A diet high in ultraprocessed foods (UPFs) is linked to an increased risk for dementia, new research suggests.
In a prospective cohort study, individuals who consumed the highest amounts of soft drinks, chips, and other UPFs had the highest risk of developing dementia compared with their counterparts who consumed the lowest amounts of these foods.
In addition, for every 10% increase in UPF consumption, the odds of developing any kind of dementia rose by 25%.
Interestingly, replacing UPFs in the diet with unprocessed or minimally processed foods was associated with a lower risk.
“Ultra-processed foods are meant to be convenient and tasty, but they diminish the quality of a person’s diet,” lead author Huiping Li, PhD, Tianjin Medical University, China, said in a press release.
“These foods may also contain food additives or molecules from packaging or produced during heating, all of which have been shown in other studies to have negative effects on thinking and memory skills. Our research not only found that ultra-processed foods are associated with an increased risk of dementia, it found replacing them with healthy options may decrease dementia risk,” Li said.
The findings were published online July 27 in Neurology.
UPFs are high in sugar, fat, and salt and low in protein and fiber. They include soft drinks, salty and sugary snacks, ice cream, sausage, deep-fried chicken, yogurt, canned baked beans and tomatoes, ketchup, mayonnaise, packaged guacamole and hummus, packaged breads, and flavored cereals.
Previous studies have shown a link between their consumption and higher rates of cancer, cardiovascular disease, diabetes, and all-cause mortality. Li and his team wanted to test for an association with dementia.
They identified 72,083 individuals from the UK Biobank, a large database containing the health information of half a million people living in the United Kingdom. The mean age of the participants was 61.6 years, and 31,403 (43.7%) had college or university degrees. All were free of dementia at baseline.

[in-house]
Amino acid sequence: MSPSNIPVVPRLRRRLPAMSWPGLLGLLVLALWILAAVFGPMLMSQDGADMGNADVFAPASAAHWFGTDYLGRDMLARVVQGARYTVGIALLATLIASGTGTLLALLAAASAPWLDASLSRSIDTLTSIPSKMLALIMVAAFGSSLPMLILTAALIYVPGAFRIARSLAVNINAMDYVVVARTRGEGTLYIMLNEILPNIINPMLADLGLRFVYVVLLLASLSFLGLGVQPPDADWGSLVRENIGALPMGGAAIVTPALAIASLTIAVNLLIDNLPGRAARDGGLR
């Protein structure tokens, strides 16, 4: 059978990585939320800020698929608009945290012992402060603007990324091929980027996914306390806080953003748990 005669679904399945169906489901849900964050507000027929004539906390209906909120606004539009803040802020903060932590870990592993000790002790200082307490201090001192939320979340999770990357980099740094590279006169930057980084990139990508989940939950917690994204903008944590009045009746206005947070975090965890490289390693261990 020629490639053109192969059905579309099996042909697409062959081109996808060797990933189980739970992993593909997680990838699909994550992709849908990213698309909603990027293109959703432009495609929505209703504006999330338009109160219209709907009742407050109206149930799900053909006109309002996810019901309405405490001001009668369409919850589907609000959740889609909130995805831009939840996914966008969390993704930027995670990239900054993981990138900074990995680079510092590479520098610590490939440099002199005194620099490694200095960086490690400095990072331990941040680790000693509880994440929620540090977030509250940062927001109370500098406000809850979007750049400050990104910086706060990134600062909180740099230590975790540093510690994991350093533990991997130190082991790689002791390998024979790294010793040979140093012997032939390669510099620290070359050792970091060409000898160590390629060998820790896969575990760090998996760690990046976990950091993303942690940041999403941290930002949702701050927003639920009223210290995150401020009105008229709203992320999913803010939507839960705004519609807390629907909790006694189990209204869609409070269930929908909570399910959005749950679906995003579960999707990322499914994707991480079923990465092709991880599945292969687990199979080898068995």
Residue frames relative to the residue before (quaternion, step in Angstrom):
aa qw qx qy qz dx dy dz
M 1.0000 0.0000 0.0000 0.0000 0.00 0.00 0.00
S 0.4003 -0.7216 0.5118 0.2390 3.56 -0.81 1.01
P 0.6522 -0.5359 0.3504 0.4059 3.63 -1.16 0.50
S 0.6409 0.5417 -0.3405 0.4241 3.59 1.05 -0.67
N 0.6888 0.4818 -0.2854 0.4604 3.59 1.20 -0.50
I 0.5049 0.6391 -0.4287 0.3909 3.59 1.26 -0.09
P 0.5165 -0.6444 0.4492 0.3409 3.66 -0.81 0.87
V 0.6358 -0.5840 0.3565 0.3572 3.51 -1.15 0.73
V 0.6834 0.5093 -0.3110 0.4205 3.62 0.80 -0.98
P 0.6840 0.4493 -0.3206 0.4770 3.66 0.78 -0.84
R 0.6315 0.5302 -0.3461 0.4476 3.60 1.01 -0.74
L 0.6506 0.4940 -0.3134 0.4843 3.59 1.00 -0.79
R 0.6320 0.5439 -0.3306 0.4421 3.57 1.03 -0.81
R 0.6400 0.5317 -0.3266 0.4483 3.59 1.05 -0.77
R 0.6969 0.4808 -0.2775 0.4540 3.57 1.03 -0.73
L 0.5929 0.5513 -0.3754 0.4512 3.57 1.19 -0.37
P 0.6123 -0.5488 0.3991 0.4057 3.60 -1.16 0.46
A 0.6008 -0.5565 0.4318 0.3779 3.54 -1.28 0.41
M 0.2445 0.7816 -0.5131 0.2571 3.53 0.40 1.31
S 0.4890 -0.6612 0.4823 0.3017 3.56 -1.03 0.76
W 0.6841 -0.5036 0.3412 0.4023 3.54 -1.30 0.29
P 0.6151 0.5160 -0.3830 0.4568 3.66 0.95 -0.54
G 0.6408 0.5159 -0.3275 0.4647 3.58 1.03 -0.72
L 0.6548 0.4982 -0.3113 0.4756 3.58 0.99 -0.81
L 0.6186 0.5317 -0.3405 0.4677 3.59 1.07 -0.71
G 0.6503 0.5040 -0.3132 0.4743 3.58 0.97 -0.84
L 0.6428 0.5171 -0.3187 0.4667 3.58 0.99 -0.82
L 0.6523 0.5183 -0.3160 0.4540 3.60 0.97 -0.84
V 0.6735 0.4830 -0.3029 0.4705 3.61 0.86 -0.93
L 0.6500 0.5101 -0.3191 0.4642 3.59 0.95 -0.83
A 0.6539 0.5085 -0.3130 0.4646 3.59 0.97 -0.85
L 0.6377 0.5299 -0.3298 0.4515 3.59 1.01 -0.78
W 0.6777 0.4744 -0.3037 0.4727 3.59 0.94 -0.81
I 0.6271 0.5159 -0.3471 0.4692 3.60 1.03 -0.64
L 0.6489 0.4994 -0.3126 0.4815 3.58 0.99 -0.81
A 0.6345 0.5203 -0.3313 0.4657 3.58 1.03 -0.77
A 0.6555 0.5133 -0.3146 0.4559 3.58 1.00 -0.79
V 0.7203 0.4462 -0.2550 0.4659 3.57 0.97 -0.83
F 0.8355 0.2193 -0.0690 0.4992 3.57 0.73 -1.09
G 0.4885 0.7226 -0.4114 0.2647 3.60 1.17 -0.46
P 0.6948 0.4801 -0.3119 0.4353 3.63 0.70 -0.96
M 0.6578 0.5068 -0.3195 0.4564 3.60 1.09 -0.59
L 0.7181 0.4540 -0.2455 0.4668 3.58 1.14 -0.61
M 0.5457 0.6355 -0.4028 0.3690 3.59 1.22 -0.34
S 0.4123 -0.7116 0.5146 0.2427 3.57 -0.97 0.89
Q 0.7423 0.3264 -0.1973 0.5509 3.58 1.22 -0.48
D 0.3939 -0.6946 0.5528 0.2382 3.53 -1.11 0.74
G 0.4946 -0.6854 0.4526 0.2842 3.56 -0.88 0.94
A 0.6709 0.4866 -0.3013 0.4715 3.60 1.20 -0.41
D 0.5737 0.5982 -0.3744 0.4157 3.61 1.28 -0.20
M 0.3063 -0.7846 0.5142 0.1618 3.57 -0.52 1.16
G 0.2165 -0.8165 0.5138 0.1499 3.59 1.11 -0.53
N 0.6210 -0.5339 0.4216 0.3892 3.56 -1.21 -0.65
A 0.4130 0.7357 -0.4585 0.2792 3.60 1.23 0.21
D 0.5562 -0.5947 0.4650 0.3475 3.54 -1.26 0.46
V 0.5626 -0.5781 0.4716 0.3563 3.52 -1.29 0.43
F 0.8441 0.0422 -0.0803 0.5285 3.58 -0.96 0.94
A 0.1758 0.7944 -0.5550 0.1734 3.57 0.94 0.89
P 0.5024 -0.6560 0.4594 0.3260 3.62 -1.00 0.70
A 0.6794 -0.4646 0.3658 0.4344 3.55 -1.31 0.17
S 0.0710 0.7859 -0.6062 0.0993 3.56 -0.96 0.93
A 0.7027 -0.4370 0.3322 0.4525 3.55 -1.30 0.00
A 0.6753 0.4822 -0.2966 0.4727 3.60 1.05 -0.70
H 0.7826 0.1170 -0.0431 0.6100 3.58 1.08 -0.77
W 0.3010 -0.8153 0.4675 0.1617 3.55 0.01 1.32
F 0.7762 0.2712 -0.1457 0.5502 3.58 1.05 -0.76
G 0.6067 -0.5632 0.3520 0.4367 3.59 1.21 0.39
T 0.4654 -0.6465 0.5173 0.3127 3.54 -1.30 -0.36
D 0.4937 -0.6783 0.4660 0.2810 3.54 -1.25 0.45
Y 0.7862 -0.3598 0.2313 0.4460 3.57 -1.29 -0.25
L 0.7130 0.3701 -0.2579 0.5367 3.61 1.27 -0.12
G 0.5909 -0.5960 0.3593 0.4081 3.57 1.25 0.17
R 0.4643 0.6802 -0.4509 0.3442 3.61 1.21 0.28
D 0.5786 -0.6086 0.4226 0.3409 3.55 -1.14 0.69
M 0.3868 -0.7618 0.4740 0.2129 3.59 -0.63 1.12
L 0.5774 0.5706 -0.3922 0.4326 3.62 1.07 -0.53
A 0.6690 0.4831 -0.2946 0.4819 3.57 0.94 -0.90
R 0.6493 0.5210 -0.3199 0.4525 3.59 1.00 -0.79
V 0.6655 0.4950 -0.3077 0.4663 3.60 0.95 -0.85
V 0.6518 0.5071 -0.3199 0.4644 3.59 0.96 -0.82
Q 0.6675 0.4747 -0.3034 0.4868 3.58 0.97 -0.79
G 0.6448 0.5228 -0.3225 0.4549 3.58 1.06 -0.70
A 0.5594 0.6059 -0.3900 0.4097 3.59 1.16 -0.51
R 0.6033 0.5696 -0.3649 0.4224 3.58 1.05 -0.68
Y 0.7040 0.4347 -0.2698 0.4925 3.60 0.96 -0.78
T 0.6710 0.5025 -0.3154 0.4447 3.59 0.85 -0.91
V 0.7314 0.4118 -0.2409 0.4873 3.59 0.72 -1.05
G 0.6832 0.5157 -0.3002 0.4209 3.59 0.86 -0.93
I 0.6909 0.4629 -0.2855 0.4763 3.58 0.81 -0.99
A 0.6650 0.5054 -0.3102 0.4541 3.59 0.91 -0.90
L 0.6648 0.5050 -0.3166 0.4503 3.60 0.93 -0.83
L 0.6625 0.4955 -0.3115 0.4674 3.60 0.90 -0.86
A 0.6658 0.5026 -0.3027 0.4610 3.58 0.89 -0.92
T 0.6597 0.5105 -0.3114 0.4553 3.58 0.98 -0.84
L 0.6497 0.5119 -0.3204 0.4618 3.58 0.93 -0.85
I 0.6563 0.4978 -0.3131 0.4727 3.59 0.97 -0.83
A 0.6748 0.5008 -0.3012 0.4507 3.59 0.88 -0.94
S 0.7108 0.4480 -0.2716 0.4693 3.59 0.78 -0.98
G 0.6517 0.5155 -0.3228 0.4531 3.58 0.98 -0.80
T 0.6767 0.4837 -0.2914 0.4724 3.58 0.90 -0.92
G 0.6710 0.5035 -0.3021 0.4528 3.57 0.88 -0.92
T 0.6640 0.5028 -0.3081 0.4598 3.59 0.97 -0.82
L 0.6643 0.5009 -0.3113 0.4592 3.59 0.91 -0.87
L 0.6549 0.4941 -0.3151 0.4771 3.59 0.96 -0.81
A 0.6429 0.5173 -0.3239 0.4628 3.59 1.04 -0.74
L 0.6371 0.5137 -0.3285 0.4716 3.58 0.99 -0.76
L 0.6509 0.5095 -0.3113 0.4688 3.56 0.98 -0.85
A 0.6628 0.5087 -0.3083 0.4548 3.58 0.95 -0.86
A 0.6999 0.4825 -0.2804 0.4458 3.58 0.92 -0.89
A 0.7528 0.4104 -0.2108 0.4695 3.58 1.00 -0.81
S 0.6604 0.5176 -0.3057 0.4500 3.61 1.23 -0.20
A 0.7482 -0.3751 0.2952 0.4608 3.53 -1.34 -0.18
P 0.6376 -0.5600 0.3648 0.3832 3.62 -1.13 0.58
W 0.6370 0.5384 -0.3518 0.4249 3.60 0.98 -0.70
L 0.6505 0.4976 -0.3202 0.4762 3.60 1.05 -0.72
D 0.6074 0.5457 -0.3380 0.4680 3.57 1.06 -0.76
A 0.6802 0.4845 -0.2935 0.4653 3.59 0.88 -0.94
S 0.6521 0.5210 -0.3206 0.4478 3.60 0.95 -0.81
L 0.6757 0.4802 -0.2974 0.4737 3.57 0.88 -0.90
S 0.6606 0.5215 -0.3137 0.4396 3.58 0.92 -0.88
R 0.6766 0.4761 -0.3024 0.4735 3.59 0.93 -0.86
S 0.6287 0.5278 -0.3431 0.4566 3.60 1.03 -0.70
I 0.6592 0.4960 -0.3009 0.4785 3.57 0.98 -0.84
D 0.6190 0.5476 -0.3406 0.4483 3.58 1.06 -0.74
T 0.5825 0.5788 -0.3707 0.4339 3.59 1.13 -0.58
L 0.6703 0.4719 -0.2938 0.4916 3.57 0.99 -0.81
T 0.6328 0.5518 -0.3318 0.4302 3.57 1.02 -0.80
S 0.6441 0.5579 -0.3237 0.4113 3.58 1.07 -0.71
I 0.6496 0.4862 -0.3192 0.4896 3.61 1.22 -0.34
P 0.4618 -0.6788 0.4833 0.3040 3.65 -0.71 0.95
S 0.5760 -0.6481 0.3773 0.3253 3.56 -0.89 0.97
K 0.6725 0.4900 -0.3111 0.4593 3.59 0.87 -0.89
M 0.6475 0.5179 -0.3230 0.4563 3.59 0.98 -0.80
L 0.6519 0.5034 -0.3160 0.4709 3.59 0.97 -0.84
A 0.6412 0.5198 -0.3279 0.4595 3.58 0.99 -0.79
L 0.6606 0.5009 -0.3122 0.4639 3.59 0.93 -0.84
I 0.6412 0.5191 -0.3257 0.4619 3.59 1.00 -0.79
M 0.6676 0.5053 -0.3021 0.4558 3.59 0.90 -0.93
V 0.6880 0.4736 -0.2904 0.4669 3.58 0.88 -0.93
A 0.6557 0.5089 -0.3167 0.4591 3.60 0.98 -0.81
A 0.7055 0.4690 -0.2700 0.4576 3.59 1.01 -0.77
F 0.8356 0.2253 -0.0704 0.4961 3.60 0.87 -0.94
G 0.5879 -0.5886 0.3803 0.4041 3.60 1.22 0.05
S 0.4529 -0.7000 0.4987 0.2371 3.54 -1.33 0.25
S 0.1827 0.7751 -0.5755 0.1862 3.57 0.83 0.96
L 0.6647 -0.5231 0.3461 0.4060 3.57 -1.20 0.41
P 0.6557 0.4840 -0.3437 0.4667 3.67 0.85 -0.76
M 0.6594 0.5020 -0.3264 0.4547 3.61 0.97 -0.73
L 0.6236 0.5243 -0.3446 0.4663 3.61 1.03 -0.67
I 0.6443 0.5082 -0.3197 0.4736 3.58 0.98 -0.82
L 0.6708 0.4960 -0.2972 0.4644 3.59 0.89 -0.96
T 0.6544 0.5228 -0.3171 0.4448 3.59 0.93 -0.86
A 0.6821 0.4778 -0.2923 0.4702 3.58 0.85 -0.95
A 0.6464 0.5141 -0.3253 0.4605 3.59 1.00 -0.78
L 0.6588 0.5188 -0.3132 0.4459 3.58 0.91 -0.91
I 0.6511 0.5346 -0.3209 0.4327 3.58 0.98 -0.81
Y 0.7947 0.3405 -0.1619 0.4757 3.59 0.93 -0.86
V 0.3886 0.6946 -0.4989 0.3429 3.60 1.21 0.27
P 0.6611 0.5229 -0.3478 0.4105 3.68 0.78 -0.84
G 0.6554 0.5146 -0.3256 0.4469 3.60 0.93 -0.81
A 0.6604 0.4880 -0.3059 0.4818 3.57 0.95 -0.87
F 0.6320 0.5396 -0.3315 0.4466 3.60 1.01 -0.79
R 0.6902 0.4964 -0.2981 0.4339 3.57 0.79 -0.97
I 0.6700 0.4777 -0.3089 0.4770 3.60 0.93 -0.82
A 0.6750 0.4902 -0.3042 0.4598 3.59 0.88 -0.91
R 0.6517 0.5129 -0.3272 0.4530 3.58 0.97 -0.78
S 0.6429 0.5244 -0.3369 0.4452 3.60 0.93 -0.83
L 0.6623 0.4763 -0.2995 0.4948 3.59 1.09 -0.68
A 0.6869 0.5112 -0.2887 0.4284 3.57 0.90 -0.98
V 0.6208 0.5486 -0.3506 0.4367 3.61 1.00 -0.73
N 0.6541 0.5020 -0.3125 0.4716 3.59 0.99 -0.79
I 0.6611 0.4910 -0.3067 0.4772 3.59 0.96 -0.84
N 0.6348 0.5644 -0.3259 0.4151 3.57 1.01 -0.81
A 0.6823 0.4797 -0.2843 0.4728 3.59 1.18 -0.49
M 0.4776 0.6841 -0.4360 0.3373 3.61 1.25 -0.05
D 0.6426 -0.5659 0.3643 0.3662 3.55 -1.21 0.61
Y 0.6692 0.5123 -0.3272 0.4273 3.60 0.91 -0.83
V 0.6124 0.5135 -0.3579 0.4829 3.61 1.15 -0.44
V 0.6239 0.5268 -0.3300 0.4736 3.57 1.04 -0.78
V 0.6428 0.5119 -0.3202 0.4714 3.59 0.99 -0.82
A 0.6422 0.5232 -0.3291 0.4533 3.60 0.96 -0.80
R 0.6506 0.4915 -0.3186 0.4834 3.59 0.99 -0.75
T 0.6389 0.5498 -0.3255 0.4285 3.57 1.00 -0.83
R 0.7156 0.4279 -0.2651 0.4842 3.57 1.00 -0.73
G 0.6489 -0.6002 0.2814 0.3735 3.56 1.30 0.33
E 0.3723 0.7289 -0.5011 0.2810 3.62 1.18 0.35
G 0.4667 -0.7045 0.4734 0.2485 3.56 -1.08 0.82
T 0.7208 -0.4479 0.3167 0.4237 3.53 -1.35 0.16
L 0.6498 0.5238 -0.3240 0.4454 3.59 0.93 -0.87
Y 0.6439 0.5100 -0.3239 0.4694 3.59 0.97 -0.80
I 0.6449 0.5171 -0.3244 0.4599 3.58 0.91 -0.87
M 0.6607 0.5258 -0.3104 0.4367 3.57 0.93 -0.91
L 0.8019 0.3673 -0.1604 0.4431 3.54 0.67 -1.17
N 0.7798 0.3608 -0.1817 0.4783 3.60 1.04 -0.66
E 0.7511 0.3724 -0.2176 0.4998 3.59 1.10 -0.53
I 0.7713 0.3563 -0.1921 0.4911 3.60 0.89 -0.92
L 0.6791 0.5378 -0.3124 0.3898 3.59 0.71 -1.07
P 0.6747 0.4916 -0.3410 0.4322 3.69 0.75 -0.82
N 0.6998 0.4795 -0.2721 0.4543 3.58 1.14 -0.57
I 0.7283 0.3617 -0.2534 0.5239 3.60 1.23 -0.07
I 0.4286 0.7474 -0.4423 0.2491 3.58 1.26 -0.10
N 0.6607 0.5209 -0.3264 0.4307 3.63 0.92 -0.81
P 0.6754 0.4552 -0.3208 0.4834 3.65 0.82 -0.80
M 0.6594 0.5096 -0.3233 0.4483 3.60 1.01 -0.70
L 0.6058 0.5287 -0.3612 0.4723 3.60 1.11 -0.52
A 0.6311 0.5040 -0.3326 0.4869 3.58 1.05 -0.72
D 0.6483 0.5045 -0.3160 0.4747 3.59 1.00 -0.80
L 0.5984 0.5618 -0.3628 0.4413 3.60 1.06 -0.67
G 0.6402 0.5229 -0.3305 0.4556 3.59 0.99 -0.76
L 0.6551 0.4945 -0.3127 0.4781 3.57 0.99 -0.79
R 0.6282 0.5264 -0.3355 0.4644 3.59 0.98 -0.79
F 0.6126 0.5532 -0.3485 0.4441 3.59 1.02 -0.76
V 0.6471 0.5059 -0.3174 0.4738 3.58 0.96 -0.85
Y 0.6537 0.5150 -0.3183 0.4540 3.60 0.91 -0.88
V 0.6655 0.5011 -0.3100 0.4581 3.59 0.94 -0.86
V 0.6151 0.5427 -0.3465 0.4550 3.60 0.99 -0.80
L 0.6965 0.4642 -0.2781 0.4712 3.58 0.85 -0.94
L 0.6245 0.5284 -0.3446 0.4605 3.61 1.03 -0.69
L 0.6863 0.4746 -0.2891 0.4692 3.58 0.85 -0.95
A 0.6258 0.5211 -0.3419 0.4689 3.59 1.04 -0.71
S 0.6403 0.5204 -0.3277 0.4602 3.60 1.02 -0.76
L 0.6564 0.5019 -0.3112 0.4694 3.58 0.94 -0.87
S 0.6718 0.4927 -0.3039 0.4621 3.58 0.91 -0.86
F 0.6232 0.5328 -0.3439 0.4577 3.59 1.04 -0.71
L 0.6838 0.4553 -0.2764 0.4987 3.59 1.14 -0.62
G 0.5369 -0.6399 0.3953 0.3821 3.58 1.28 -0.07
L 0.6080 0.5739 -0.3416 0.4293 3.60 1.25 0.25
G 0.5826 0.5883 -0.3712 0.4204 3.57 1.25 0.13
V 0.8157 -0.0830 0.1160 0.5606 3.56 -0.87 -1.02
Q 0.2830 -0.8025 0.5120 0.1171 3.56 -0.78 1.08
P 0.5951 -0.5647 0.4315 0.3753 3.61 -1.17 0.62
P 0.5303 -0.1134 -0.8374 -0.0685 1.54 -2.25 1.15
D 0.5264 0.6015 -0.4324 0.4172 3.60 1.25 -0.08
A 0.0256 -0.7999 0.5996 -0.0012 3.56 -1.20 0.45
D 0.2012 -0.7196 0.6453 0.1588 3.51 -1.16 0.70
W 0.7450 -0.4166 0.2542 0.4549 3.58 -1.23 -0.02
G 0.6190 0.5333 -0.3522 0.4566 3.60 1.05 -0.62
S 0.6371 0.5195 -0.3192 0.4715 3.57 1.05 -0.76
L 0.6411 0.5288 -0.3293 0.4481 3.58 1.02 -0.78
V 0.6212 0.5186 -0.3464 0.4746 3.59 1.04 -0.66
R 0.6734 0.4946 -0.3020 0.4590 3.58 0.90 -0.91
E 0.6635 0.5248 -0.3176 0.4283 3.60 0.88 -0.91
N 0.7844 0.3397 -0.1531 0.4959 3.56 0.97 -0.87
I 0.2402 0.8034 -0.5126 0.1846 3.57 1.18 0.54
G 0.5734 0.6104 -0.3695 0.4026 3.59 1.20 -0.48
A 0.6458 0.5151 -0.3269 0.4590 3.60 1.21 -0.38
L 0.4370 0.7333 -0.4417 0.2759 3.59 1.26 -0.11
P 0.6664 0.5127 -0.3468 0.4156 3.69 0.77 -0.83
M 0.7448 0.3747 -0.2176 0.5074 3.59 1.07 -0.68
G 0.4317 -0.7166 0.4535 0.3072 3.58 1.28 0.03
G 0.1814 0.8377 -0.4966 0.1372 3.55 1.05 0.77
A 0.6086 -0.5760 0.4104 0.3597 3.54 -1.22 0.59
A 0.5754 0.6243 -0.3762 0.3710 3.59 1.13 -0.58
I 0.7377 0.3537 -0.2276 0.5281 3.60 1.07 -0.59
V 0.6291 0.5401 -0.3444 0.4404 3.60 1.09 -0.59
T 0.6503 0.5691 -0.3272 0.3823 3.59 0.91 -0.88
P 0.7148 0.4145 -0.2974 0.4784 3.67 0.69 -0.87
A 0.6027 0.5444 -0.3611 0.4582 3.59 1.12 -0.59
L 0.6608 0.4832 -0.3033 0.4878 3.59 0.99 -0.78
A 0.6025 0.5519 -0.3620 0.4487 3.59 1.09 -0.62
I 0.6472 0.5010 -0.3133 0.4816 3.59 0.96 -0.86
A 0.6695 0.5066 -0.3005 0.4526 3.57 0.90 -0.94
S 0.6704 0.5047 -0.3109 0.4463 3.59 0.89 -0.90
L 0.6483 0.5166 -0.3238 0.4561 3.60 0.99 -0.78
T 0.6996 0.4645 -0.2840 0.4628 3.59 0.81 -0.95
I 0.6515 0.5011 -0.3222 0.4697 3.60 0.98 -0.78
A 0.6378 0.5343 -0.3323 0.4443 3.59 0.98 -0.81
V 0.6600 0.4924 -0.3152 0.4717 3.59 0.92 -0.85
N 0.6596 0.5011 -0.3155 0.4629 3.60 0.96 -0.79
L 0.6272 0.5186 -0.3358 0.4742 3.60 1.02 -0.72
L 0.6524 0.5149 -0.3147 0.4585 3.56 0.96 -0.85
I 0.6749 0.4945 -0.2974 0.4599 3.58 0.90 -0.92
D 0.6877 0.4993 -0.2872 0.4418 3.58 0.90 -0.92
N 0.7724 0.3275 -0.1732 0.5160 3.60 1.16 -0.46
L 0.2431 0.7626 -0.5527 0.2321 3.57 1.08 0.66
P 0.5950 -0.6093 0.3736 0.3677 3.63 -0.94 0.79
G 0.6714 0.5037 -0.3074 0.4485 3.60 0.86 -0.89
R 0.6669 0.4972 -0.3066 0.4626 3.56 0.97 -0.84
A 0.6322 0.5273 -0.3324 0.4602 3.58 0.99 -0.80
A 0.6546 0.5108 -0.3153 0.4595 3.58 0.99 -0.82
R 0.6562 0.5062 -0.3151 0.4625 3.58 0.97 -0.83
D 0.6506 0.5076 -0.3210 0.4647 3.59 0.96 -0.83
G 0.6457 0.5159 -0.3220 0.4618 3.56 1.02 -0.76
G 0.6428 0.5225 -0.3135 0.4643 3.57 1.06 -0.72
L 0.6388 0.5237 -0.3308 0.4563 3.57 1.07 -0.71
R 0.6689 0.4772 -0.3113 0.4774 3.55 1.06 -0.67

Participants completed the Oxford WebQ, a web-based 24-hour dietary questionnaire, at baseline and at other specified times thereafter. They also provided at least two 24-hour assessments of their dietary intake.
Over 10 years of follow-up, 518 participants developed dementia. Of these, 287 developed Alzheimer’s disease, 119 developed vascular dementia, and 112 developed dementia of unspecified origin.
The researchers determined how much UPF the participants ate per day and then divided them into four equal groups, from lowest consumption to highest.
On average, UPFs comprised 9% of the daily diet of people in the lowest consumption group, for an average of 225 grams per day. By contrast, they comprised 28% of the daily diet of people in the highest consumption group, for an average of 814 grams per day.
Those with higher UPF consumption tended to be younger, White, never-smokers, and never-drinkers. They also had a higher body mass index and higher total energy intake but had lower scores on the Townsend Deprivation Index ― an aggregate of data about a participant’s residential postal code, unemployment, car and home ownership, and household overcrowding.
In addition, they had lower levels of physical activity and education and lower healthy diet scores.
Significantly Higher Risk